The Coming of God

The different interventions of God in the past reveal insights into His coming in the future. That was true for Habakkuk, and it is true for God’s people today.

The prophet had struggled with what was happening in his day, even to the point of questioning God. Finally, he reached a place of submission to God and acceptance of His will. In Habakkuk 3:3-7, he was given a vision of God executing His will on earth — for His people, and for the ungodly.

In verse 3, God is described as the Holy One. Habakkuk wrote that God was coming from Teman and Mount Paran. This has caused some confusion for some, but it shouldn’t. Teman means “south wind,” and Paran means “a place of caverns.” Teman likely represents the area of Edom, and Paran probably represents the mountainous area southwest of Judah. What does it mean? It is like the steps of Israel are retraced, as God led the nation into the possession of the land He had promised them. O. Palmer Robertson says, “The two locales (Teman and Paran) are roughly the boundaries of the journey of Israel.”

Warren Wiersbe states: “In this song, Habakkuk seems to be retracing the march of Israel from Sinai to the Promised Land. Everything about this stanza reveals the glory of God.” Kyle Yates makes essentially the same observation in a different way: “After a fervent prayer, the prophet is rewarded with an appearance of God Himself. Through all the years, God has been faithful and has responded to the cry for help that came from His followers.” In Habakkuk’s context, judgment was coming, but with it came God’s mercy.

Verse 4 is a beautiful way of expressing a profound thought that every believer should remember: God is all-powerful, but He does not show all His power. He is all-knowing, but He does not reveal all His knowledge. A child of God may be in difficult circumstances, and God comes in deliverance for him or her. However, God may not deliver His child out of the difficulty but provide strength to live with the difficulty. God has more than enough power to do whatever we need, but He also has the wisdom to do what He knows is best for us.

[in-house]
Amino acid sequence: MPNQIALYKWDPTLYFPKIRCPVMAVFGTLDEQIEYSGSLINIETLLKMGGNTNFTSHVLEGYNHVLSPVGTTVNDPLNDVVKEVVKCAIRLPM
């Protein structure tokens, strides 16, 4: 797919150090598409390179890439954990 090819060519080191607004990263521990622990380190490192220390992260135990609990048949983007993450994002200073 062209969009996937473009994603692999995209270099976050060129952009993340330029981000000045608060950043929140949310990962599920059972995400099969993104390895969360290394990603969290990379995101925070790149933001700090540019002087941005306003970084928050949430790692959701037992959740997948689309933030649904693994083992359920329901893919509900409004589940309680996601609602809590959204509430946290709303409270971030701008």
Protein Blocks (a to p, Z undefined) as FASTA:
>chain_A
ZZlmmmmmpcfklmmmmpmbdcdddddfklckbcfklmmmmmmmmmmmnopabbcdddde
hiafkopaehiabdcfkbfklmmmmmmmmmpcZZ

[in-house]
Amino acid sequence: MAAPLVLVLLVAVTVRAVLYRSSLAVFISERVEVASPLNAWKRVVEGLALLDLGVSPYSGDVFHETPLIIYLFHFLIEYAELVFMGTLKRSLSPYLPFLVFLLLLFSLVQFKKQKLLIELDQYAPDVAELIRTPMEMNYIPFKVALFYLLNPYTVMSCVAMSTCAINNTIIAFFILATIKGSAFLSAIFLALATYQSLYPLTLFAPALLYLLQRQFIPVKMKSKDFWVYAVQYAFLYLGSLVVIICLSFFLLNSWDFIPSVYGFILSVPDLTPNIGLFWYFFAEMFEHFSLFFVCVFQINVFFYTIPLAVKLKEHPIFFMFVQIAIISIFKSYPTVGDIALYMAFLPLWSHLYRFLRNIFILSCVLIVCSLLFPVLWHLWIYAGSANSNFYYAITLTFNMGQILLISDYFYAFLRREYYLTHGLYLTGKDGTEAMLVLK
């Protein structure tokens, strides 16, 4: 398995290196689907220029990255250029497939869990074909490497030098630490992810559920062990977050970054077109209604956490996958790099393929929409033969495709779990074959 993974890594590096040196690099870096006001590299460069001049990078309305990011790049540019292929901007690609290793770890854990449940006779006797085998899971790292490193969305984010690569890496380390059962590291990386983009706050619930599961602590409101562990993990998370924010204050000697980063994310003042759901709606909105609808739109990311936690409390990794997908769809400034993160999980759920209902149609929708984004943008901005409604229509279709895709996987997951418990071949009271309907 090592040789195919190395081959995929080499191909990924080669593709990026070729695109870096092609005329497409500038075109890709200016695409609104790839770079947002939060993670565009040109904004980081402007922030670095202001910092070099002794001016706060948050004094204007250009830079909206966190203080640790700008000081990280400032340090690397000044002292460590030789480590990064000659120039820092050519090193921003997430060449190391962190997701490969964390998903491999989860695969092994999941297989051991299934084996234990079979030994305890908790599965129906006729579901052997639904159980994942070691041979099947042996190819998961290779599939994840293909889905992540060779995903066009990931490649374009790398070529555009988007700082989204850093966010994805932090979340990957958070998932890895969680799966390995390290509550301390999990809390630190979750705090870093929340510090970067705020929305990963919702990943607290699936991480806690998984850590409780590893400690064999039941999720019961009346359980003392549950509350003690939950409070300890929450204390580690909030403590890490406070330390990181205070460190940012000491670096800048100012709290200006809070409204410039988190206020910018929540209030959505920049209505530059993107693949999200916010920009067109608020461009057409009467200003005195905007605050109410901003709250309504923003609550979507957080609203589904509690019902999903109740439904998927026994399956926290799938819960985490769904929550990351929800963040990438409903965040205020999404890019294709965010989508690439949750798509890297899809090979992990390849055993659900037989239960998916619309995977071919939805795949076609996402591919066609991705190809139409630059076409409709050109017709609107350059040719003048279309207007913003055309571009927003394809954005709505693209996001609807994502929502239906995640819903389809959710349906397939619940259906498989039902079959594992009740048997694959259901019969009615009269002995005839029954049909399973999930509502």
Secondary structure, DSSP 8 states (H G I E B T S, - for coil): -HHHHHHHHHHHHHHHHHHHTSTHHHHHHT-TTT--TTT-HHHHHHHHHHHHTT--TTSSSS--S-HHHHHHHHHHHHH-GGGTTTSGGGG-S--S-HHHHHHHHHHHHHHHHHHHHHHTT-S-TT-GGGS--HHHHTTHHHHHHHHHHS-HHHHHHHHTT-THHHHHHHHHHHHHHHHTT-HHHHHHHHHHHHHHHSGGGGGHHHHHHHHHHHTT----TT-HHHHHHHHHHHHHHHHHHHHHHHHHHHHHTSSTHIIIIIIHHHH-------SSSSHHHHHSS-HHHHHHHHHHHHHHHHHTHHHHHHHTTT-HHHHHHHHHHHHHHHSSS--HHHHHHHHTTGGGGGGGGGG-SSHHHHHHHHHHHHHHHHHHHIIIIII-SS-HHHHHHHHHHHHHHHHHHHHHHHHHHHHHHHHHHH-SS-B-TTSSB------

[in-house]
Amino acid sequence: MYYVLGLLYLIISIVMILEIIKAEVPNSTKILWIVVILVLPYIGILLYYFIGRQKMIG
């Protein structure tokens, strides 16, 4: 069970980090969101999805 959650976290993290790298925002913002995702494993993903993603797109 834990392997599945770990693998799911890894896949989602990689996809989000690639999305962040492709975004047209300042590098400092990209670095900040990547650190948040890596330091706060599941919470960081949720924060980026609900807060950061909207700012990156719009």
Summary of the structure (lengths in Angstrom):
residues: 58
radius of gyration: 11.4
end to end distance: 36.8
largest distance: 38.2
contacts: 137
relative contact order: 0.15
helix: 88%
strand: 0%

Verse 5 seems to reach back to Egypt, where God revealed some of His power in the plagues. Some of His power was extended in the dividing of the Red Sea and the parting of the Jordan River.

The Lord arrives in verse 6. As a preacher once said, “God does not come to take sides, but to take over.” He surveyed or measured the earth as He executed His right of ownership. The earth is the Lord’s, and all it contains. Robertson writes: “His pattern of activity has been consistent throughout the ages. Without partiality He appears at the right time to establish justice in all the earth. He sees, He measures, He comes to enforce His sovereign will.” He disciplined Judah for her sin and disobedience and then destroyed Babylon, the nation He used to chastise His people.

Jesus Christ will return one day, and when He does, the description is similar. Revelation 1:7 says: “Behold, He is coming with the clouds, and every eye will see Him, even those who pierced Him; and all the tribes of the earth will mourn over Him.” Second Peter 3:10 reminds us of what happens at His second coming: “The day of the Lord will come like a thief, in which the heavens will pass away with a roar and the elements will be destroyed with intense heat, and the earth and its works will be burned up.”

In verse 7, nations that Israel confronted in the past are mentioned: Cush and Midian. Cush-Rishathaim (Judges 3) was sent by God to punish Israel. The Lord ultimately came to provide relief for His people. In Habakkuk’s day, Babylon was sent to punish Judah, but God ultimately restored His people. The language reflects Habakkuk’s experience. He had come to accept the reality of coming judgment, but he did not lose hope that a believing remnant would survive. He knew the truth, as do we: “The just shall live by faith.”

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